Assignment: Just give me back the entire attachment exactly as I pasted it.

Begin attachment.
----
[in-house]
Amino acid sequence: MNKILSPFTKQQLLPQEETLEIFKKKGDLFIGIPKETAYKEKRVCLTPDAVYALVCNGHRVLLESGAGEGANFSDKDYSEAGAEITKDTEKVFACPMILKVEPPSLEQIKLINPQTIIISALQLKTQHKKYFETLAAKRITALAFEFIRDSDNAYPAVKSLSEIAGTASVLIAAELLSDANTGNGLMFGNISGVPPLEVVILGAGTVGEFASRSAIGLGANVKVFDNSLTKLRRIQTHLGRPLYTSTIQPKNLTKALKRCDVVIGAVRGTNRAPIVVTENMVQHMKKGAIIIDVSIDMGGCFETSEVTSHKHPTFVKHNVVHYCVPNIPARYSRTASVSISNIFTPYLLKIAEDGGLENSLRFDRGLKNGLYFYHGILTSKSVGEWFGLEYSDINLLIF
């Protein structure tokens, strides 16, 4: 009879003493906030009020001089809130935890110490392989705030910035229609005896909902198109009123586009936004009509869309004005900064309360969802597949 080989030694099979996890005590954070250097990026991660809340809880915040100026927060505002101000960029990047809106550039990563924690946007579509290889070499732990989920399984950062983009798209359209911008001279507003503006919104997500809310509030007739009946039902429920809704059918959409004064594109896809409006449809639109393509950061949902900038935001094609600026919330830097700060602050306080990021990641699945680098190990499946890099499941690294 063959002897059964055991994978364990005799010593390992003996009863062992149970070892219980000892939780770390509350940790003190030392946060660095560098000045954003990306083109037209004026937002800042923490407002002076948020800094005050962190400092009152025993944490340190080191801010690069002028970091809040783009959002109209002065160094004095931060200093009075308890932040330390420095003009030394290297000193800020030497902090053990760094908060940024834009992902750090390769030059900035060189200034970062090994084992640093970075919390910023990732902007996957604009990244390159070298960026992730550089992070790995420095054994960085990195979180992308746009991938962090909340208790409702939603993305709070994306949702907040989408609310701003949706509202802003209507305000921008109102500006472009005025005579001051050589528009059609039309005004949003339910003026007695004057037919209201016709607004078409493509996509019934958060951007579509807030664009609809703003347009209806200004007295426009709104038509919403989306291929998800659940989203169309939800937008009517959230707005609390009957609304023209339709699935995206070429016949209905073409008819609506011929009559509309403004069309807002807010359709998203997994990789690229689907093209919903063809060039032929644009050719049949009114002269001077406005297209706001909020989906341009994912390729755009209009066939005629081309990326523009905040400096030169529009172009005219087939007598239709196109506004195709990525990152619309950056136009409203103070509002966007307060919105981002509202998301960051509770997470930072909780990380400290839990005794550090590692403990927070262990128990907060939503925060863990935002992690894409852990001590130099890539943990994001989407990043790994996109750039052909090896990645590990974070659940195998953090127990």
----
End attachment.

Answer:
[in-house]
Amino acid sequence: MNKILSPFTKQQLLPQEETLEIFKKKGDLFIGIPKETAYKEKRVCLTPDAVYALVCNGHRVLLESGAGEGANFSDKDYSEAGAEITKDTEKVFACPMILKVEPPSLEQIKLINPQTIIISALQLKTQHKKYFETLAAKRITALAFEFIRDSDNAYPAVKSLSEIAGTASVLIAAELLSDANTGNGLMFGNISGVPPLEVVILGAGTVGEFASRSAIGLGANVKVFDNSLTKLRRIQTHLGRPLYTSTIQPKNLTKALKRCDVVIGAVRGTNRAPIVVTENMVQHMKKGAIIIDVSIDMGGCFETSEVTSHKHPTFVKHNVVHYCVPNIPARYSRTASVSISNIFTPYLLKIAEDGGLENSLRFDRGLKNGLYFYHGILTSKSVGEWFGLEYSDINLLIF
């Protein structure tokens, strides 16, 4: 009879003493906030009020001089809130935890110490392989705030910035229609005896909902198109009123586009936004009509869309004005900064309360969802597949 080989030694099979996890005590954070250097990026991660809340809880915040100026927060505002101000960029990047809106550039990563924690946007579509290889070499732990989920399984950062983009798209359209911008001279507003503006919104997500809310509030007739009946039902429920809704059918959409004064594109896809409006449809639109393509950061949902900038935001094609600026919330830097700060602050306080990021990641699945680098190990499946890099499941690294 063959002897059964055991994978364990005799010593390992003996009863062992149970070892219980000892939780770390509350940790003190030392946060660095560098000045954003990306083109037209004026937002800042923490407002002076948020800094005050962190400092009152025993944490340190080191801010690069002028970091809040783009959002109209002065160094004095931060200093009075308890932040330390420095003009030394290297000193800020030497902090053990760094908060940024834009992902750090390769030059900035060189200034970062090994084992640093970075919390910023990732902007996957604009990244390159070298960026992730550089992070790995420095054994960085990195979180992308746009991938962090909340208790409702939603993305709070994306949702907040989408609310701003949706509202802003209507305000921008109102500006472009005025005579001051050589528009059609039309005004949003339910003026007695004057037919209201016709607004078409493509996509019934958060951007579509807030664009609809703003347009209806200004007295426009709104038509919403989306291929998800659940989203169309939800937008009517959230707005609390009957609304023209339709699935995206070429016949209905073409008819609506011929009559509309403004069309807002807010359709998203997994990789690229689907093209919903063809060039032929644009050719049949009114002269001077406005297209706001909020989906341009994912390729755009209009066939005629081309990326523009905040400096030169529009172009005219087939007598239709196109506004195709990525990152619309950056136009409203103070509002966007307060919105981002509202998301960051509770997470930072909780990380400290839990005794550090590692403990927070262990128990907060939503925060863990935002992690894409852990001590130099890539943990994001989407990043790994996109750039052909090896990645590990974070659940195998953090127990």